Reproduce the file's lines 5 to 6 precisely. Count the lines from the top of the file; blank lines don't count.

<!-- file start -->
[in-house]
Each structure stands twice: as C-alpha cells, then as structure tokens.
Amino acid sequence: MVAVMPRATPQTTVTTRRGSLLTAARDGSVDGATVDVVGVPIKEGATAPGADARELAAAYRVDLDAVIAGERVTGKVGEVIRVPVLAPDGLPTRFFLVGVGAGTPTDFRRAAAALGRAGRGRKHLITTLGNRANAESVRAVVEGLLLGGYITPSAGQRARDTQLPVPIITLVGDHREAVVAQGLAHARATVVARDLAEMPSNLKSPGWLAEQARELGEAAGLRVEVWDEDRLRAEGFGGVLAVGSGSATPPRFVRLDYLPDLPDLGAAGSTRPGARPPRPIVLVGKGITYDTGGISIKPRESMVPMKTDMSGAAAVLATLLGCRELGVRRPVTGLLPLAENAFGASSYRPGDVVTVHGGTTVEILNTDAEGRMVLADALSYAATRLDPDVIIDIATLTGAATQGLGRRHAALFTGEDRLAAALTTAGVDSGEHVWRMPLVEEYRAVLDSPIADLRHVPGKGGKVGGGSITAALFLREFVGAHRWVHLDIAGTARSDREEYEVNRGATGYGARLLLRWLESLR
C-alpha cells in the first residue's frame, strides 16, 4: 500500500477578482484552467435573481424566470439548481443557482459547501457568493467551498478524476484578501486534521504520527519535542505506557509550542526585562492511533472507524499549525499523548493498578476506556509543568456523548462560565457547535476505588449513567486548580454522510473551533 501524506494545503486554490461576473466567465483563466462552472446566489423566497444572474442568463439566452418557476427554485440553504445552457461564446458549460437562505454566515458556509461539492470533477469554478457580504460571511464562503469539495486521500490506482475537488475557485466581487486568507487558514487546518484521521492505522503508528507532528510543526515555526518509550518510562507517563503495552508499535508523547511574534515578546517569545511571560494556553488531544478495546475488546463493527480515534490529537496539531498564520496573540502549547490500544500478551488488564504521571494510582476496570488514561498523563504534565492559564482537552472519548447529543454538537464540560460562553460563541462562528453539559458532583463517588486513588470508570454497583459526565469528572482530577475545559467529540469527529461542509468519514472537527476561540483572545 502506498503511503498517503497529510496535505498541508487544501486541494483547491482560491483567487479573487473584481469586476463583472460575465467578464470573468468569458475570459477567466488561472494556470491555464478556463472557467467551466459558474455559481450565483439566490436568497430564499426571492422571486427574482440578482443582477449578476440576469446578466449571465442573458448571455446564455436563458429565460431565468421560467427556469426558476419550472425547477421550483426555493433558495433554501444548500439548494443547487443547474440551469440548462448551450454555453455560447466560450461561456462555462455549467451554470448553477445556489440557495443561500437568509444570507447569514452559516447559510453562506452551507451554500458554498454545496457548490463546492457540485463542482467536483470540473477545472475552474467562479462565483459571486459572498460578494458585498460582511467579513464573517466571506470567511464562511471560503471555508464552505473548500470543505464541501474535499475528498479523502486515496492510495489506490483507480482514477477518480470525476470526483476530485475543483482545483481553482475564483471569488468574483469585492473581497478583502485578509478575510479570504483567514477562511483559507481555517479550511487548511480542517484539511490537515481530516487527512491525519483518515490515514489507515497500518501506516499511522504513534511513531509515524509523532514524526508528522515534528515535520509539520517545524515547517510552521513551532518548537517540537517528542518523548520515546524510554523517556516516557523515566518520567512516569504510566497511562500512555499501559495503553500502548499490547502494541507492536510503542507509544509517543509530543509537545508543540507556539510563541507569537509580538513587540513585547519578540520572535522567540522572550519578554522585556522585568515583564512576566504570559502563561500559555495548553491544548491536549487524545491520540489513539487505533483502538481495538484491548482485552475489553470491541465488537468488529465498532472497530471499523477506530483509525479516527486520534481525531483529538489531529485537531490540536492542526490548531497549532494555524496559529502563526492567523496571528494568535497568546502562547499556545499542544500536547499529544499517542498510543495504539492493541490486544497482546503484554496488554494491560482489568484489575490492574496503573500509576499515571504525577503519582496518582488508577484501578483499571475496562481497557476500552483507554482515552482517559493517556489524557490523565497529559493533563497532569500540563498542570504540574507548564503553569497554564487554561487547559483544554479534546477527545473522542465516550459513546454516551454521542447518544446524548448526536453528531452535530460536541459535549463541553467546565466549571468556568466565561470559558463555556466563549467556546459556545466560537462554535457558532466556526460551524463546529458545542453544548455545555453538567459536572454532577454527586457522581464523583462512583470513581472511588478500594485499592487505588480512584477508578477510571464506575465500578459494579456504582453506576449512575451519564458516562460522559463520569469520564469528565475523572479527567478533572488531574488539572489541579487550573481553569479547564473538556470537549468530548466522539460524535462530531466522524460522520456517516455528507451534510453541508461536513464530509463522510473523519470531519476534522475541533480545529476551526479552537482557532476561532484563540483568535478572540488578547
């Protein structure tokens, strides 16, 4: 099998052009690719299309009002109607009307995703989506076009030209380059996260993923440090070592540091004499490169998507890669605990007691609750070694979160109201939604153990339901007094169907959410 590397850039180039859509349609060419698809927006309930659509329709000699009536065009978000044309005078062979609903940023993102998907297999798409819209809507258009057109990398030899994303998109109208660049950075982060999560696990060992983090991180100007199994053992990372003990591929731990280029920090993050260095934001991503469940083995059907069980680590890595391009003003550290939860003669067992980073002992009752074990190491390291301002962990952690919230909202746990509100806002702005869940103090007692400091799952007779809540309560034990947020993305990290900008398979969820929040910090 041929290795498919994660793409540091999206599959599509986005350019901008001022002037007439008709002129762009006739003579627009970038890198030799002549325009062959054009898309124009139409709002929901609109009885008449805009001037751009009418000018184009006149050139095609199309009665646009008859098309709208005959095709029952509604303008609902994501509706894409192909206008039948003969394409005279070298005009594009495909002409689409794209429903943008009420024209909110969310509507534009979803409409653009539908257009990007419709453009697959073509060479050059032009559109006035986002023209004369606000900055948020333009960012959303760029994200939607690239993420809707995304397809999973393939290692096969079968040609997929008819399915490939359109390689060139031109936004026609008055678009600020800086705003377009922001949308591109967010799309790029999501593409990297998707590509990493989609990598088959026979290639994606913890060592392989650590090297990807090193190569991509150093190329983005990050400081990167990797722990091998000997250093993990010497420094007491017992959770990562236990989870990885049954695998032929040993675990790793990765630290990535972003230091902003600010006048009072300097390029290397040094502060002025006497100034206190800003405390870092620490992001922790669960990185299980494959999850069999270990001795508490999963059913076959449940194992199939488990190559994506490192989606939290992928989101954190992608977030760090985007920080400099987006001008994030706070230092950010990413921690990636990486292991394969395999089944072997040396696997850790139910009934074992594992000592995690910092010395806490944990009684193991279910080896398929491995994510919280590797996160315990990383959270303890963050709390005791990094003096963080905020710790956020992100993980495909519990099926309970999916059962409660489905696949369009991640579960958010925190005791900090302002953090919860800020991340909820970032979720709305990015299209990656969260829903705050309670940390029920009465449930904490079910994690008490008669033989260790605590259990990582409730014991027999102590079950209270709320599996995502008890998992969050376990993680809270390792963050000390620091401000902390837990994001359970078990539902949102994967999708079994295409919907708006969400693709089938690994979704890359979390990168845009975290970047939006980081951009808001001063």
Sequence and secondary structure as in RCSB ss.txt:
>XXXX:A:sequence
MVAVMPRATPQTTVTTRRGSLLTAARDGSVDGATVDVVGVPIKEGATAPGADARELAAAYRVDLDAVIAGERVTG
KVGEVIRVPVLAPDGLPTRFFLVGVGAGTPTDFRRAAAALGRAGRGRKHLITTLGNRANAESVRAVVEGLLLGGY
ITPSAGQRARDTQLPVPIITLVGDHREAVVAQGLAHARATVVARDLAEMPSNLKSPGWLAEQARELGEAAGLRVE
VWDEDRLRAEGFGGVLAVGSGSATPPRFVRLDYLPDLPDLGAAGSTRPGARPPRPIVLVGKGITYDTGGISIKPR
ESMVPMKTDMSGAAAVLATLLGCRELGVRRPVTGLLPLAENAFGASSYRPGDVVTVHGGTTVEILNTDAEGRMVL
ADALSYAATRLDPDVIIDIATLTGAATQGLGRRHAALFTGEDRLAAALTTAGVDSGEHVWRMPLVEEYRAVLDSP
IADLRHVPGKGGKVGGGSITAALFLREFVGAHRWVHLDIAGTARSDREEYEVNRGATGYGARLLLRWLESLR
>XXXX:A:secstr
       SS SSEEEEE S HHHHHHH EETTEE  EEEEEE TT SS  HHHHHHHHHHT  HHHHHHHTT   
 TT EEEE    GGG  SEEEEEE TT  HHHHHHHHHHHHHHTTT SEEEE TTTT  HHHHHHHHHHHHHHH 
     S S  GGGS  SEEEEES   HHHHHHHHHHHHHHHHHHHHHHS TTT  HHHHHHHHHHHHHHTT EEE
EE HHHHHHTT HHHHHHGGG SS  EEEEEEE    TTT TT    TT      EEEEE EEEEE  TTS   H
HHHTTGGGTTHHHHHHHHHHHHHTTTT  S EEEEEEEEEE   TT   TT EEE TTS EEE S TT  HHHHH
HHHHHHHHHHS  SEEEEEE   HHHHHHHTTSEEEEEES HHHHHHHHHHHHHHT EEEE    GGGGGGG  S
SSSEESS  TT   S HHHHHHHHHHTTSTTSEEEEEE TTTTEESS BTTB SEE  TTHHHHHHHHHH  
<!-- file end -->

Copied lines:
């Protein structure tokens, strides 16, 4: 099998052009690719299309009002109607009307995703989506076009030209380059996260993923440090070592540091004499490169998507890669605990007691609750070694979160109201939604153990339901007094169907959410 590397850039180039859509349609060419698809927006309930659509329709000699009536065009978000044309005078062979609903940023993102998907297999798409819209809507258009057109990398030899994303998109109208660049950075982060999560696990060992983090991180100007199994053992990372003990591929731990280029920090993050260095934001991503469940083995059907069980680590890595391009003003550290939860003669067992980073002992009752074990190491390291301002962990952690919230909202746990509100806002702005869940103090007692400091799952007779809540309560034990947020993305990290900008398979969820929040910090 041929290795498919994660793409540091999206599959599509986005350019901008001022002037007439008709002129762009006739003579627009970038890198030799002549325009062959054009898309124009139409709002929901609109009885008449805009001037751009009418000018184009006149050139095609199309009665646009008859098309709208005959095709029952509604303008609902994501509706894409192909206008039948003969394409005279070298005009594009495909002409689409794209429903943008009420024209909110969310509507534009979803409409653009539908257009990007419709453009697959073509060479050059032009559109006035986002023209004369606000900055948020333009960012959303760029994200939607690239993420809707995304397809999973393939290692096969079968040609997929008819399915490939359109390689060139031109936004026609008055678009600020800086705003377009922001949308591109967010799309790029999501593409990297998707590509990493989609990598088959026979290639994606913890060592392989650590090297990807090193190569991509150093190329983005990050400081990167990797722990091998000997250093993990010497420094007491017992959770990562236990989870990885049954695998032929040993675990790793990765630290990535972003230091902003600010006048009072300097390029290397040094502060002025006497100034206190800003405390870092620490992001922790669960990185299980494959999850069999270990001795508490999963059913076959449940194992199939488990190559994506490192989606939290992928989101954190992608977030760090985007920080400099987006001008994030706070230092950010990413921690990636990486292991394969395999089944072997040396696997850790139910009934074992594992000592995690910092010395806490944990009684193991279910080896398929491995994510919280590797996160315990990383959270303890963050709390005791990094003096963080905020710790956020992100993980495909519990099926309970999916059962409660489905696949369009991640579960958010925190005791900090302002953090919860800020991340909820970032979720709305990015299209990656969260829903705050309670940390029920009465449930904490079910994690008490008669033989260790605590259990990582409730014991027999102590079950209270709320599996995502008890998992969050376990993680809270390792963050000390620091401000902390837990994001359970078990539902949102994967999708079994295409919907708006969400693709089938690994979704890359979390990168845009975290970047939006980081951009808001001063």
Sequence and secondary structure as in RCSB ss.txt: